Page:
It seems I can’t even sit down to watch some escapist TV these days without questioning my motives, and contextualising what I am watching within my own life.
Always a sucker for superhero stories, and then quite often disappointed with the results, I decided to give the new Netflix show, Black Lightning a try. The concept at first bore a striking similarity to Pixar’s The Incredibles. A former superhero is now attempting to live out his days as a normal person, and hides his superpowers.
Where The Incredibles is sunny and bright, Black Lightning is dark in mood and action.
Jefferson Pierce has been denying his identity as Black Lightning for the past two years and is the principal of a high school and a community leader who claims to be able to save more lives working in the community leading young lives in positive directions, rather than zapping them with bolts of electricity from his fists when they are offending.
He also has two daughters who live with him, and an ex-wife who he is trying to reconcile with.
As a drama this works really well. I love the scenes in the school and around the family dinner table. The scene where the youngest daughter announces at the dinner table that her and her boyfriend are planning on having sex for the first time that weekend is brilliant, funny and uncomfortable.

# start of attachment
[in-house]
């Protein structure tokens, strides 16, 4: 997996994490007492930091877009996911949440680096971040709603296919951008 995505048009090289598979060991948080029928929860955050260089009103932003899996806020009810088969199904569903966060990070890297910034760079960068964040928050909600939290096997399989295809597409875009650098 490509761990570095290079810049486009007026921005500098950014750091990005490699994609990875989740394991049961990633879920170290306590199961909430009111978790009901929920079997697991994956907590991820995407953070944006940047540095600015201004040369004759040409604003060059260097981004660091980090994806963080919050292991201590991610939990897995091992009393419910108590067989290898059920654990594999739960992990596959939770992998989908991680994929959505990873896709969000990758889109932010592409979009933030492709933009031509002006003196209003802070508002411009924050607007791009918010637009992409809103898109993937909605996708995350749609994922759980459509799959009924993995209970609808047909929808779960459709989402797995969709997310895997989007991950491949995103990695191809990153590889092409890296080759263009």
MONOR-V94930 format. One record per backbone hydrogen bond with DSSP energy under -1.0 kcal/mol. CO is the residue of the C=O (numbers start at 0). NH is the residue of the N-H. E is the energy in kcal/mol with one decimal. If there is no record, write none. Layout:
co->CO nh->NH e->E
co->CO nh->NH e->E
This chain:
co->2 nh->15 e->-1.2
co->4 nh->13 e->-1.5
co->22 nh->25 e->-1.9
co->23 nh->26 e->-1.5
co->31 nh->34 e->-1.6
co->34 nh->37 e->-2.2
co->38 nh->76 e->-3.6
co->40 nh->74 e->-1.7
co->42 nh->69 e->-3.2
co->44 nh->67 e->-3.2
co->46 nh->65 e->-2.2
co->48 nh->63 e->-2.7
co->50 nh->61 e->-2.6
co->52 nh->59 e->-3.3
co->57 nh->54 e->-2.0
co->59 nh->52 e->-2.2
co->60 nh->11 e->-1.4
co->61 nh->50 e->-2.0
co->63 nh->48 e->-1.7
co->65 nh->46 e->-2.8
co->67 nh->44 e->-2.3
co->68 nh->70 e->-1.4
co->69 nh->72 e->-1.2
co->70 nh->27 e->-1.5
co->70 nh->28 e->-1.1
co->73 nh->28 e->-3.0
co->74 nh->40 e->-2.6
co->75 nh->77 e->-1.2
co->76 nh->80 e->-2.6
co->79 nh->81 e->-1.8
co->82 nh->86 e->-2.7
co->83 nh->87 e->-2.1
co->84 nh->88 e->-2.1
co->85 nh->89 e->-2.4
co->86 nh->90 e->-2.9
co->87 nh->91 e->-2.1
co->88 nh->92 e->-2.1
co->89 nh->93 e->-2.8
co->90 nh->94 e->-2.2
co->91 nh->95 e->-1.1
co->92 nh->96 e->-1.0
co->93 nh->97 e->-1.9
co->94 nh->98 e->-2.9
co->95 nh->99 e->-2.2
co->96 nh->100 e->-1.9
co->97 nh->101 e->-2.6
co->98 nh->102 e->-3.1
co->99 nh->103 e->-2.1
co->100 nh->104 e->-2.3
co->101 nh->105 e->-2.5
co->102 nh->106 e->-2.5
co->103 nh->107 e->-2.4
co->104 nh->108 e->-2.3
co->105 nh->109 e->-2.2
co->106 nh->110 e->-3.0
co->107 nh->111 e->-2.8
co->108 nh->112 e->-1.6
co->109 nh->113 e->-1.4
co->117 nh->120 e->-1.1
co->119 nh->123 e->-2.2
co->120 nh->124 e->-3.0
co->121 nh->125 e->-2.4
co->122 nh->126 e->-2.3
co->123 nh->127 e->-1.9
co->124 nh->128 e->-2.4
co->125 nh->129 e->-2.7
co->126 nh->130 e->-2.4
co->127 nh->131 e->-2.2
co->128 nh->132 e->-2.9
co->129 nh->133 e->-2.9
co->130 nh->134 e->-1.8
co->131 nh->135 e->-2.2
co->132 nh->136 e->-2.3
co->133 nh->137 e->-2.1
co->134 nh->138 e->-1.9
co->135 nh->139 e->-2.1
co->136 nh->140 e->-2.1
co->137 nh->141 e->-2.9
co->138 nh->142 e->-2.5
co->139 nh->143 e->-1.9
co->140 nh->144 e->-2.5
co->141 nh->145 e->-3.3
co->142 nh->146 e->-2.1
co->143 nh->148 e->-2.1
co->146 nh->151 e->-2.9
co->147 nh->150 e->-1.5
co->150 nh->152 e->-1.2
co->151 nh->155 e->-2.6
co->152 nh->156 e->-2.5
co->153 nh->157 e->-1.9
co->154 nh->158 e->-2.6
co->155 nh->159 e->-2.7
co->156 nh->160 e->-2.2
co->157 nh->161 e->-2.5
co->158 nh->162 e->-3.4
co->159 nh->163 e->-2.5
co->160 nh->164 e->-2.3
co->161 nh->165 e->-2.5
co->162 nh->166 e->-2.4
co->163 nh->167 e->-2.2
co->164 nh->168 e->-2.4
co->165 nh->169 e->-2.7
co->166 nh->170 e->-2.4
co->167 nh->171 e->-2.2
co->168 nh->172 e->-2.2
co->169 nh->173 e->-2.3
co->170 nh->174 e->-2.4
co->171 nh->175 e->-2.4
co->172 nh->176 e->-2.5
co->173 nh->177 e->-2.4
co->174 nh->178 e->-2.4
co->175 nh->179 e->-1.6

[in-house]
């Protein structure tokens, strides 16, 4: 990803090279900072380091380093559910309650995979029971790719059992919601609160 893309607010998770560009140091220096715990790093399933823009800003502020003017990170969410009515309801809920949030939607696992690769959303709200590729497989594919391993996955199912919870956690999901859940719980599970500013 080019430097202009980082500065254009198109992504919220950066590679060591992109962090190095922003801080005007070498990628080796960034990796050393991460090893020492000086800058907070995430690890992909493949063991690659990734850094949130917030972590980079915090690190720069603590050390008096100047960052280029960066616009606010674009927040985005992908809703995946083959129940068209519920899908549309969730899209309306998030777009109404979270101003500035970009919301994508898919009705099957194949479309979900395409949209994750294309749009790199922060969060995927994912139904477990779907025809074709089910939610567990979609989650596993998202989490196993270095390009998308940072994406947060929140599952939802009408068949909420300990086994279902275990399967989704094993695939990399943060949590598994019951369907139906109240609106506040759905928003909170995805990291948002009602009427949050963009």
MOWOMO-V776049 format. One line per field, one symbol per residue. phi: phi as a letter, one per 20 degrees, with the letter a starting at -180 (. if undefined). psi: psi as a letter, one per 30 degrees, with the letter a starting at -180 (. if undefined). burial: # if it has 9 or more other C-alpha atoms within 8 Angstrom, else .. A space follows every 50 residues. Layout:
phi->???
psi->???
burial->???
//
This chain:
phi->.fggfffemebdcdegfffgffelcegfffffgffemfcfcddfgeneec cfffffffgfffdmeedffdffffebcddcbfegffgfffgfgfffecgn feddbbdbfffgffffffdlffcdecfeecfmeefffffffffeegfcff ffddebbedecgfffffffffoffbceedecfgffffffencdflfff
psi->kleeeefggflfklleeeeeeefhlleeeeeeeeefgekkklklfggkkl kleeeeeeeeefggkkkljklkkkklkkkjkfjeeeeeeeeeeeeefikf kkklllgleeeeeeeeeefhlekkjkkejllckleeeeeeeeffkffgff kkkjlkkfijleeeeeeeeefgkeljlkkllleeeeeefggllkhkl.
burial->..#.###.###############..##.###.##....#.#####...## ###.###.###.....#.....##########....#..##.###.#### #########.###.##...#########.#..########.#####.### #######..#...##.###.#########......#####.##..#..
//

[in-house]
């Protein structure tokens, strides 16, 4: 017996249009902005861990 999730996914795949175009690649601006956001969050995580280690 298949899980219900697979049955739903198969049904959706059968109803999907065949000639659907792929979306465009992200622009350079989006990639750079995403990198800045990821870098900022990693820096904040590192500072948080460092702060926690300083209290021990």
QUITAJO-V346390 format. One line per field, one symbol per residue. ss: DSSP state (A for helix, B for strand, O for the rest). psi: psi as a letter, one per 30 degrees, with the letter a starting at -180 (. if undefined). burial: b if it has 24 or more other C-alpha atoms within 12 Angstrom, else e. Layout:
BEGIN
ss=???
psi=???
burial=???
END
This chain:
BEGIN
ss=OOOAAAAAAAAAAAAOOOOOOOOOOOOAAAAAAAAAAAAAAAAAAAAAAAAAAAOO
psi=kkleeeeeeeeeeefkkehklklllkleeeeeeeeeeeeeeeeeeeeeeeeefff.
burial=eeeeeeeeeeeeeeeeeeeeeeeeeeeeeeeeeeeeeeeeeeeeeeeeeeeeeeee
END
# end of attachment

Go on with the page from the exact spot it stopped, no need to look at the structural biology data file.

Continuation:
But then of course Jefferson Pierce is forced into suiting up as Black Lightning and fighting the bad guys once more.
The first inciting incident is when he gets pulled over in his car by two racist, white cops, basically for being black. His power and rage shimmer behind his eyes, crackling with blue electricity.
Later, as Black Lightning, he is ordered to get his ‘black ass on the ground’ by another cop.
Race relations are very much at the front of this superhero series. The entire cast is black, apart from James Remar who plays Gambl, Alfred to Black Lightning’s Batman. I love this, that we now have a TV series where a middle aged white guy is now playing second fiddle to a black lead.
And this is where I find myself asking questions.
Am I only enjoying this because I deem it to be ‘worthy’?
Am I feeling uncomfortable because whenever I watch it I can only ever see a parade of black faces?
This is game changing entertainment. We are conditioned as we grow up to recognise the ‘normal’ as being straight, white and male. But as Annisa, Jefferson’s daughter, begins to discover her own powers we are soon going to have a superhero who is gay, black and female.
And no, it’s not PC box ticking.
It’s liberating, mature storytelling, mixing superhero tropes with a complex drama about social issues, race, and family values.
At last, a superhero story for grownups.